Learning to Impersonate
Simulating Secret Knowledge: The Learnability of Adaptively Changing Distributions

Moni Naor and Guy N. Rothblum


Consider the T-1000 robot in the movie Terminator 2: Judgement Day. The robot can ``imitate anything it touches... anything it samples," which, if it were possible, would be an astonishing computational learning achievement. The goal of the robot is to perfectly impersonate objects, but the objects it is learning to impersonate (namely people) are highly complex, with probabilistic behavior that changes adaptively in different settings. In this work we consider this type of computational learning: we formalize a new model for learning adaptively changing distributions (ACDs), which is relevant both to the field of computational learning theory and to the field of cryptography.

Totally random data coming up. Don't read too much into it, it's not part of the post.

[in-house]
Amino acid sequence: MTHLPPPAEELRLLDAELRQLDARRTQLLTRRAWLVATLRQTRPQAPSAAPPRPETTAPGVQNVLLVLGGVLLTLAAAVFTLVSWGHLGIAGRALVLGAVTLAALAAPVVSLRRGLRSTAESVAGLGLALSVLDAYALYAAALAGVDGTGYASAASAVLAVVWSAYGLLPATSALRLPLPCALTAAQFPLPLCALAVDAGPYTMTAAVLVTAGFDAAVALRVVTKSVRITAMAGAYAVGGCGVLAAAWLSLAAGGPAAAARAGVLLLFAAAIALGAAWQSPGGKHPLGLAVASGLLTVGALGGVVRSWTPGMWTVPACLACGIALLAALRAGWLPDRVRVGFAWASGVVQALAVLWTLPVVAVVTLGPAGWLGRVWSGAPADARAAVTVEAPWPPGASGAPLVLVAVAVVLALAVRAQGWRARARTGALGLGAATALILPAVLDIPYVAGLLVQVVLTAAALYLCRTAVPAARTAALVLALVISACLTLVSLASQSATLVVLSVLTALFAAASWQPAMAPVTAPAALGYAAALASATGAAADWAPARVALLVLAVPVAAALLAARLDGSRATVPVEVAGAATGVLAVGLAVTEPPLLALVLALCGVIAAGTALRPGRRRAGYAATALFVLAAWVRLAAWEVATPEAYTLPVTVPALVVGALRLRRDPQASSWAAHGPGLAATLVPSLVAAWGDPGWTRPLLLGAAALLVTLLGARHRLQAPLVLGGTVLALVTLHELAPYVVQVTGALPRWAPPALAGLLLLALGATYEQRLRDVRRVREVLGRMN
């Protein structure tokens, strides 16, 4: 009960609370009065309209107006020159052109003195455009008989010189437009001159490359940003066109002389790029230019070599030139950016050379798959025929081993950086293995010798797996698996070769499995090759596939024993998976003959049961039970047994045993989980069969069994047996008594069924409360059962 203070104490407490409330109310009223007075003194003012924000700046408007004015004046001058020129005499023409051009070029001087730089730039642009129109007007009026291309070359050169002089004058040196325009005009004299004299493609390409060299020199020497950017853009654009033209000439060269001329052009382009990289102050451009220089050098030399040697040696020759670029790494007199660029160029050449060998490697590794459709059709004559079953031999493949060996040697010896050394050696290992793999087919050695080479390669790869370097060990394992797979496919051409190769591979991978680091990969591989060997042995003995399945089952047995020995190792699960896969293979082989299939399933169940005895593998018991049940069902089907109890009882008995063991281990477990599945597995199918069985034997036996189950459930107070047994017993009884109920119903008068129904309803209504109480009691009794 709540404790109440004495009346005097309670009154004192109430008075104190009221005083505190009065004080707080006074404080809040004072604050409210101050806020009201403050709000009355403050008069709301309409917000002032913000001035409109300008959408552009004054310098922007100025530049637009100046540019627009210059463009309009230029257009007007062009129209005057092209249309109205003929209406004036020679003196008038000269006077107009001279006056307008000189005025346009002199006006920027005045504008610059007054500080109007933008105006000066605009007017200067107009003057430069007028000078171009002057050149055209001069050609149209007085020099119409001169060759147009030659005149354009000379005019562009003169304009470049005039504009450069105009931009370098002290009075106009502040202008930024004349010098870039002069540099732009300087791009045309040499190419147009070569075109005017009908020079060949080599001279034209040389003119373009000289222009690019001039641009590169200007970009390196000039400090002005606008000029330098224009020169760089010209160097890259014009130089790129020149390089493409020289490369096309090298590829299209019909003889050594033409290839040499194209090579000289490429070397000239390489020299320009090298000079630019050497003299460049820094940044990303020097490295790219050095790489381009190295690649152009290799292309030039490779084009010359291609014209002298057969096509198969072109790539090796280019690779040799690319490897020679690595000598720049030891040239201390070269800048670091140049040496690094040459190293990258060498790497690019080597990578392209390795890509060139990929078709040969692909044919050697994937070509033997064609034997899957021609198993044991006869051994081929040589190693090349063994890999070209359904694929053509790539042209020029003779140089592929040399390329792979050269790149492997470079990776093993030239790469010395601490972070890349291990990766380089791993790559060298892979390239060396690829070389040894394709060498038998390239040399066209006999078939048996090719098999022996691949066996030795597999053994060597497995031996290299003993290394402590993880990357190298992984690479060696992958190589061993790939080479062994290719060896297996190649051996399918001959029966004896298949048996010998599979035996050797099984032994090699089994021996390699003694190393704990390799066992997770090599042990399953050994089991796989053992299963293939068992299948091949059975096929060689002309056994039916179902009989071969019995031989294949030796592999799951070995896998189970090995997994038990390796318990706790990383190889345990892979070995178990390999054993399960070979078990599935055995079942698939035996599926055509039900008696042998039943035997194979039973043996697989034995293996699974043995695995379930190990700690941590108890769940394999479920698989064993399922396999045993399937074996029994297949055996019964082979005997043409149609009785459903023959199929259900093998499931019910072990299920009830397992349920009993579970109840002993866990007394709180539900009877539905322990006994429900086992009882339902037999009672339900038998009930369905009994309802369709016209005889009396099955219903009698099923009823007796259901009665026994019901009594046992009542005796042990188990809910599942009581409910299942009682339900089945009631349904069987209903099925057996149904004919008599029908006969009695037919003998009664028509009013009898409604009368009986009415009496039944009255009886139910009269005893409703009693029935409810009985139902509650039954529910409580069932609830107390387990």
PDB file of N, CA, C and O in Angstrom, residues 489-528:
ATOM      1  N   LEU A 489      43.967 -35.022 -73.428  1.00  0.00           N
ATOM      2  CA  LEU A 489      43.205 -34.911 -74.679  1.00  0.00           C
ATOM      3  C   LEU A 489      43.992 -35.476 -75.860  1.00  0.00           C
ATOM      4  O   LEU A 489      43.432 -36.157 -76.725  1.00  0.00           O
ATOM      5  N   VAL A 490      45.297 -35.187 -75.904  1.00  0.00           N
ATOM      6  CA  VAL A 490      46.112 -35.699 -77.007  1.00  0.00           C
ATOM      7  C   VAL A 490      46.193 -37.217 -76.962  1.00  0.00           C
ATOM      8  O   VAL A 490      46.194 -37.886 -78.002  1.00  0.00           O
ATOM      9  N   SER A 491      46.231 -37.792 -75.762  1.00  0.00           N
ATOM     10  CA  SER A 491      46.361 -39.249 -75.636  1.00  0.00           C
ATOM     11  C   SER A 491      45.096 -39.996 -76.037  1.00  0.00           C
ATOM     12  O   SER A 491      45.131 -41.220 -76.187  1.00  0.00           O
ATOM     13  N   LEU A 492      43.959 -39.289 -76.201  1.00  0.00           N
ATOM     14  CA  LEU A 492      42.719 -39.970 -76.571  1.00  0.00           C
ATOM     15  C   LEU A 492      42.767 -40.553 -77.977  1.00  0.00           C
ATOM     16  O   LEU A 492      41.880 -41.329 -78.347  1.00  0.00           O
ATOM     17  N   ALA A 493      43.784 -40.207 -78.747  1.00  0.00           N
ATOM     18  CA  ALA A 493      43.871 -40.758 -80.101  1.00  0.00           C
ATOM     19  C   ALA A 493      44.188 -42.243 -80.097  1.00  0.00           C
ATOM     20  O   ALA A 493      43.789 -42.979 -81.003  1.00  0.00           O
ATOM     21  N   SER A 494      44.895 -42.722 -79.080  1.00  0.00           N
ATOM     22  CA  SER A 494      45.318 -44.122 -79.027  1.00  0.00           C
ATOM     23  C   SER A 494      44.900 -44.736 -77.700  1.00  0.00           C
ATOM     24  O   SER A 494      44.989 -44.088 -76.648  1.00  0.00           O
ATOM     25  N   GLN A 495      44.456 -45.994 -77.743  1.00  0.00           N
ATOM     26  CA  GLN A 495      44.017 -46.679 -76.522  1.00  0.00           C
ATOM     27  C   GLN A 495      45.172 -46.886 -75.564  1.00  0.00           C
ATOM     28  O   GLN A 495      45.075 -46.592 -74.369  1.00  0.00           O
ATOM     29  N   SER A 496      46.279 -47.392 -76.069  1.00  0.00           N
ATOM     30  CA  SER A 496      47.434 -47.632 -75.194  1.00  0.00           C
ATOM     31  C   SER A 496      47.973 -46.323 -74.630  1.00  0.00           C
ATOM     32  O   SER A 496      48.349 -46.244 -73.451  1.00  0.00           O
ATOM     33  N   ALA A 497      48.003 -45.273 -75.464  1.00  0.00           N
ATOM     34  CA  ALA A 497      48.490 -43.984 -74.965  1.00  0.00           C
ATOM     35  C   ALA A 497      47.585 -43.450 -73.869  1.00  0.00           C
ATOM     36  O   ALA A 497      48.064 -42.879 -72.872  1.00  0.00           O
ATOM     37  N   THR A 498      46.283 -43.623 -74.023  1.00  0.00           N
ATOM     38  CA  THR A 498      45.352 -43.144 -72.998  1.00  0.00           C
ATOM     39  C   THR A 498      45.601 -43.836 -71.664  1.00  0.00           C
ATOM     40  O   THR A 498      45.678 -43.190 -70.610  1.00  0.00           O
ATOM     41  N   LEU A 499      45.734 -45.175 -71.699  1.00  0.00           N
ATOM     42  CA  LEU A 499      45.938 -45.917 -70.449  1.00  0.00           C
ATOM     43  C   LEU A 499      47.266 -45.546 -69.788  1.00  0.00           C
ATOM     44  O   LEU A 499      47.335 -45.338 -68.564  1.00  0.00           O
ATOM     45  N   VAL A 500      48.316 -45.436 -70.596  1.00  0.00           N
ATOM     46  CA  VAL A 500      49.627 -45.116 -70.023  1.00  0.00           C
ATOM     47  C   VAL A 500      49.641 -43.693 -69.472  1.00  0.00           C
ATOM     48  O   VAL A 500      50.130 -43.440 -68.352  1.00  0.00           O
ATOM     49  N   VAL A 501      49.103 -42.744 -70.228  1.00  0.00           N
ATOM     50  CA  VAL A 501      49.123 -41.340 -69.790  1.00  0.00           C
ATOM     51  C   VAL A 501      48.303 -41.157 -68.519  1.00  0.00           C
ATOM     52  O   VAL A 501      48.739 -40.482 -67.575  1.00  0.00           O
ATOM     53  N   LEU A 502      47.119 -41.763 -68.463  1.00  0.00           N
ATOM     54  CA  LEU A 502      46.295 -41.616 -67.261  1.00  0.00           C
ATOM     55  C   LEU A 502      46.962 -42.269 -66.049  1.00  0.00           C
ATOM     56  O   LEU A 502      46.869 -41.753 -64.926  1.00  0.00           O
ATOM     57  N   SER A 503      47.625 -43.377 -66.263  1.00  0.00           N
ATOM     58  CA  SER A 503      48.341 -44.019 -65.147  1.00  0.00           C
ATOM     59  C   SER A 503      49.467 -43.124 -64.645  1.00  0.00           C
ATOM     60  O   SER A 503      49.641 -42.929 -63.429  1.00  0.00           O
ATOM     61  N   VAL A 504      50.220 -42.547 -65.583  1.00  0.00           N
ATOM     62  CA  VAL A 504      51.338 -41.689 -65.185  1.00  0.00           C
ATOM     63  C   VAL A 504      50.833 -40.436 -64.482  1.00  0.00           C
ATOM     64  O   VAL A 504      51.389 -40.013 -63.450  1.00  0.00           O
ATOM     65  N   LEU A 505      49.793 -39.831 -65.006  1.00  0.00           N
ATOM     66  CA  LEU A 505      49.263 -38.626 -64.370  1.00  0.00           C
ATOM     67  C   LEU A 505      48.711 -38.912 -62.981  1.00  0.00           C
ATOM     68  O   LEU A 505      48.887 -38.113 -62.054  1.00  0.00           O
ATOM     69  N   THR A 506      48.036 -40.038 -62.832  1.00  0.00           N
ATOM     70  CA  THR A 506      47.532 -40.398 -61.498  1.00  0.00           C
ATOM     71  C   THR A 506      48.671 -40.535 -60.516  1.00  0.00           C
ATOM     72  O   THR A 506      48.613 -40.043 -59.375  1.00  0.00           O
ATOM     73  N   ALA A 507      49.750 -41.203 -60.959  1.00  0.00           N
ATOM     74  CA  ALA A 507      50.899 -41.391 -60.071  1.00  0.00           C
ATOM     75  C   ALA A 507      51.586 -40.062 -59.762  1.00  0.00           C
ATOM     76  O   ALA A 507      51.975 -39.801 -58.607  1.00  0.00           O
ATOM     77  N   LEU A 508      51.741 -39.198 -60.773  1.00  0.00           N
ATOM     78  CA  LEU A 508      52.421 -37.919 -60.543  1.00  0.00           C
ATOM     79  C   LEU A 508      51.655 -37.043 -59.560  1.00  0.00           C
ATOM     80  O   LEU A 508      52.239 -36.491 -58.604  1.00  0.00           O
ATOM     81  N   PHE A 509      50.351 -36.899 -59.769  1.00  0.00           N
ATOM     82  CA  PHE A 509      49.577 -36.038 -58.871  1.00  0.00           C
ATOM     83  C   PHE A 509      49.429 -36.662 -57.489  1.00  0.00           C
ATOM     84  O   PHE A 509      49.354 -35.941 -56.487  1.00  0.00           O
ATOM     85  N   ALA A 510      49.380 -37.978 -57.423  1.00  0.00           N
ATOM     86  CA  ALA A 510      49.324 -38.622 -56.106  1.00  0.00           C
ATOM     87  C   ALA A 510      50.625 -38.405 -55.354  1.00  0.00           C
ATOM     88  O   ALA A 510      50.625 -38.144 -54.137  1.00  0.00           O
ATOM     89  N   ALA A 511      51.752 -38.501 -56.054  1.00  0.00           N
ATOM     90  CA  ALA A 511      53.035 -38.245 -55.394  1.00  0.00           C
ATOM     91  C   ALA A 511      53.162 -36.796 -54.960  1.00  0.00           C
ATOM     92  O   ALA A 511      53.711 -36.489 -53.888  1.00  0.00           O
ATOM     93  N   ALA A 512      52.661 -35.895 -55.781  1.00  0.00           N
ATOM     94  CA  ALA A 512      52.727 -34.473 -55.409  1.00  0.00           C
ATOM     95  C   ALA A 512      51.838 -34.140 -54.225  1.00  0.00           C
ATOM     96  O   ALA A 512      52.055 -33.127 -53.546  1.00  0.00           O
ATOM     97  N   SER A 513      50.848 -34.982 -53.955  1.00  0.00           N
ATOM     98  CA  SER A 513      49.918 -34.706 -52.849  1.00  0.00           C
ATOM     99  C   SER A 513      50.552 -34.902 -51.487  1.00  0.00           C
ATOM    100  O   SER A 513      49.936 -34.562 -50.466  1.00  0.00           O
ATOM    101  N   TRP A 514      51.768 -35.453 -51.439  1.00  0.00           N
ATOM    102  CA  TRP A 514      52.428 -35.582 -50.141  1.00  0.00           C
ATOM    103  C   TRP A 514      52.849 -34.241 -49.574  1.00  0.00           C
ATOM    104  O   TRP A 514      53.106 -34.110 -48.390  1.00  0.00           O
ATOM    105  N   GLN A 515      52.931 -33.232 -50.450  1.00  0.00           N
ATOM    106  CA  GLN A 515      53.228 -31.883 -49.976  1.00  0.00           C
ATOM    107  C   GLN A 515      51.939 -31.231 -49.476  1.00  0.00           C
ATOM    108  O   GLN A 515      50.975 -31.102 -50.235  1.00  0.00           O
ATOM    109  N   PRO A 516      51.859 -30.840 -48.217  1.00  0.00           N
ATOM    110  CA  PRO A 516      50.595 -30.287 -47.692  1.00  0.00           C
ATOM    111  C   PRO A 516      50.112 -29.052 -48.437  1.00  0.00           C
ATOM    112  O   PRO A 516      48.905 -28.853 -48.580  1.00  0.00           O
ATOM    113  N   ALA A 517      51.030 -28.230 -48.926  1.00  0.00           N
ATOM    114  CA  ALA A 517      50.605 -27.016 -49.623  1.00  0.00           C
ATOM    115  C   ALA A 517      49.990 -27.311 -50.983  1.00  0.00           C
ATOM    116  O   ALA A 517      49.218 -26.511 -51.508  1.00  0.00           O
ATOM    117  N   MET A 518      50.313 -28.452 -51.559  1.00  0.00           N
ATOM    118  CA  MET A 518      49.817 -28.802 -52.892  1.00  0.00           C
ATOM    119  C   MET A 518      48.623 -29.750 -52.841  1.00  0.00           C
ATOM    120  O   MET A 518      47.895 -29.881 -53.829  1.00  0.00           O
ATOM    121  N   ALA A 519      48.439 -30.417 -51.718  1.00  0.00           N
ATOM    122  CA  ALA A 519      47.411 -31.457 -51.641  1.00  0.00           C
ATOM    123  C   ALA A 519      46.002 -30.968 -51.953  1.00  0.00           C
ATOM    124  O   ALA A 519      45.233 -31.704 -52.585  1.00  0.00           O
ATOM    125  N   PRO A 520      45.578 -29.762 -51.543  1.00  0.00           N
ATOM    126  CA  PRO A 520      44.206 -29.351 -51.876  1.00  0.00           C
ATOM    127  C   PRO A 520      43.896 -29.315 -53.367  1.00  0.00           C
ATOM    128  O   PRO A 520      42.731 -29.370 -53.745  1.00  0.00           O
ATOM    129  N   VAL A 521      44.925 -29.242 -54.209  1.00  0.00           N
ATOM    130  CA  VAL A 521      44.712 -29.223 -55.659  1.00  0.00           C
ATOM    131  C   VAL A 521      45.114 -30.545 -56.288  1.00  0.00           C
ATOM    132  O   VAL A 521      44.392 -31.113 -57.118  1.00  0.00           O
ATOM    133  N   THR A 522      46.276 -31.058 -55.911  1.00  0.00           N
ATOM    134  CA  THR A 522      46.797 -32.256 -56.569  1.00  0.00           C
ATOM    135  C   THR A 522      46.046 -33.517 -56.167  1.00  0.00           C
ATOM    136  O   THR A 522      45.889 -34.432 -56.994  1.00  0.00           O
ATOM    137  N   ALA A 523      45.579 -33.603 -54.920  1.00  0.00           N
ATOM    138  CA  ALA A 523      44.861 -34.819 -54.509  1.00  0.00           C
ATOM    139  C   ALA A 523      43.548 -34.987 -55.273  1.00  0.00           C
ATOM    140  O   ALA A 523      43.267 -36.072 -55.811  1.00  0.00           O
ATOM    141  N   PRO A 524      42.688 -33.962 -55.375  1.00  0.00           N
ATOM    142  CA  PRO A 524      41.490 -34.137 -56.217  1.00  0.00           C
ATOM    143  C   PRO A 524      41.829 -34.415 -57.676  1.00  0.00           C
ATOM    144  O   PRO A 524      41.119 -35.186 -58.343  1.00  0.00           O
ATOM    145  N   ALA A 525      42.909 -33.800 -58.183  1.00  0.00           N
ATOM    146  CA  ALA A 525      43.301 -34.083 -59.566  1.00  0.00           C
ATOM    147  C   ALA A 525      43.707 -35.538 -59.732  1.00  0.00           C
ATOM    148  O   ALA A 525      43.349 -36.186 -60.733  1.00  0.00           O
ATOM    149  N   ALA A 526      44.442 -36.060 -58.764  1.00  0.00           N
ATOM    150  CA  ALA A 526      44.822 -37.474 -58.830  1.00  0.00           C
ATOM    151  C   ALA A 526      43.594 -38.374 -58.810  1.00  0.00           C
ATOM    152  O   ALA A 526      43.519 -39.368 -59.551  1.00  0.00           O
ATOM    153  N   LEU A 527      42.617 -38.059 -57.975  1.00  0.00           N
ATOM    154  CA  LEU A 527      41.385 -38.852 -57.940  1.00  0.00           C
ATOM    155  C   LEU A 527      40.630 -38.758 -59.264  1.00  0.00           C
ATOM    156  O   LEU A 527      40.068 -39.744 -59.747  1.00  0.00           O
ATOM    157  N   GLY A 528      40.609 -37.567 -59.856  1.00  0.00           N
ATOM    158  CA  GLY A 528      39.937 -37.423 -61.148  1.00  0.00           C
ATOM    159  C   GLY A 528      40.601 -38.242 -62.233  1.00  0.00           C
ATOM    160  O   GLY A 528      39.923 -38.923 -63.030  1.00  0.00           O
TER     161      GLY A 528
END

Consider the task of learning to simulate a stochastic object that has secret knowledge. It generates outputs by some distribution that uses the secret knowledge and can change arbitrarily (and adaptively) over time. A learning algorithm that does not have the secret knowledge sees samples from the object's (adaptively changing) output distribution, and would like to learn to simulate it. We present a learning algorithm with sample complexity that is linear in the number of secret bits and polynomial in the error and confidence parameters. We also show that computationally efficient learning of ACDs is always possible if and only if one-way functions do not exist.

This is the full version of the ICML 2006 paper. Postscript , gzipped Postscript , PDF .

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